She was crazy attractive in a disheveled sort of way. Work boots. Torn jeans. An over-sized shirt and a mane of thick tangled up curls. I met her at an AA meeting I attended while living in a different city. She was, and continues to be an inspiration to me. Not because of anything she ever said, but simply because she was sober; and, so far as I was concerned, her sobriety was nothing less than a miracle. I didn’t know a whole lot about her. Only what she shared. She had been cross addicted and homeless, I suspect both being the parting gifts of a relationship gone sour. The old timers welcomed her at the club house. Let her detox there on the old worn couch and later made sure she had something to eat. The club opened early and closed late, and she was there every day all day for weeks. Alternating between sleep and sobs. Those old timers got her sober and, so far as I know, she still is. The woman I met was living a life of joy and gratitude and freedom. And though I have long since moved away, I will never forget her.
Sobriety takes a tremendous amount of courage. Don’t ever let anyone tell you otherwise. The easiest, indeed, what seems the only choice is to “do whatever it takes” to perpetuate the madness. Self-perpetuated insanity feels like a much preferable option to dealing with the dismal reality of life and circumstances sobriety would inevitably reveal. There are those who have experienced what is referred to in AA circles as a high bottom: they recognize their lives spiraling out of control, assess their options, and choose sobriety. It takes guts to admit you have a problem and set off in a new direction, but I’m not talking about that sort of courage. I’m talking about hitting concrete at 70 miles an hour and having the courage not to die. That’s what it felt like for me anyway. Sitting there amidst the wreckage. Never wanting the fog to lift. I didn’t care if I lived or died. No. I take that back. Death would have come as a welcome end to the tragedy my life had become. Surely it would soon be over.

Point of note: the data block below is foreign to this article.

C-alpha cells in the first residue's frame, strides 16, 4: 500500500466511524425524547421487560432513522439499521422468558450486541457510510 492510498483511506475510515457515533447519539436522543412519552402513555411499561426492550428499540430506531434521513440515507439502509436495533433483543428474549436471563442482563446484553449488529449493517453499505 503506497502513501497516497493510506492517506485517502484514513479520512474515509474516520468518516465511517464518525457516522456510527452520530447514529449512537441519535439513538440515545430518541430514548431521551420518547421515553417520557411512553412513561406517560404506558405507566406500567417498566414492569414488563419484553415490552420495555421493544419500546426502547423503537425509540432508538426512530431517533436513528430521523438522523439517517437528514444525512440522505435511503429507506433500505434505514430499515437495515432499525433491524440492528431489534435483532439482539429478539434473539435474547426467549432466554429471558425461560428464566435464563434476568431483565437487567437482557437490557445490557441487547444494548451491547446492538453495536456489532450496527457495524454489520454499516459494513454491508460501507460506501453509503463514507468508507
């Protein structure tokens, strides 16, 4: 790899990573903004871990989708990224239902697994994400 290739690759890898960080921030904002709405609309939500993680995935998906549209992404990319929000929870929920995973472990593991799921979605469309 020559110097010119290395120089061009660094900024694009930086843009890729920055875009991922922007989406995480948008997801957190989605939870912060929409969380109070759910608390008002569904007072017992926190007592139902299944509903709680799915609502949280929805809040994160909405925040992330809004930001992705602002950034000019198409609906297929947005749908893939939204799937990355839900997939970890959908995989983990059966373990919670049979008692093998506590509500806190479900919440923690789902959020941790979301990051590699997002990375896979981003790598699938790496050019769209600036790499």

Except it wasn’t. Someone appeared in that fog, alright, but it wasn’t The Grim Reaper. Rather, it was a young upstart in a suit sitting behind a desk and two women from church who put me in their car and drove me to rehab. I kept insisting I didn’t belong there, that I could do it on my own, that the whole rehab thing is just a scam to bilk money out of insurance companies. But none of that was true and I knew it. I didn’t have that sort of courage. Not like the woman I had met some two years prior. No matter the mess I had made of my life. No matter that I was sick and getting sicker. Sobriety was too scary. I was terrified for the fog to lift. When I insisted I could do it on my own, what I was really asking for is another chance: let me try again. I screwed up. Okay. But I can do better. I can live in this fog and keep all my balls in the air. Just let me show you. Please don’t do this to me. I don’t want sobriety. I’m afraid.
I still am. Nearly a year has passed since last August, and I am still scared. But old timers have taken care of me, and a family of sorts has embraced me and, for the first time ever, I have found the courage—not to get and stay sober, but—to admit I can’t do it on my own. I need the eclectic mishmash of folk who make up my AA home group. I need the discipline of meetings and the support of those who have travelled this path ahead of me. And I desperately need the companionship of the friends who have and continue to love me. It has taken me a lifetime to do it, but I have finally found myself taken up by the Body of Christ: loved by others who , rather than holding me in high esteem because of my valiant striving toward perfection, cradle me in my brokenness with the healing grace of understanding and compassion. I was lost. I am found. Much to my grateful surprise, I am now sober and alive and free. Go figure. Me. Yes, beloveds, there is a God.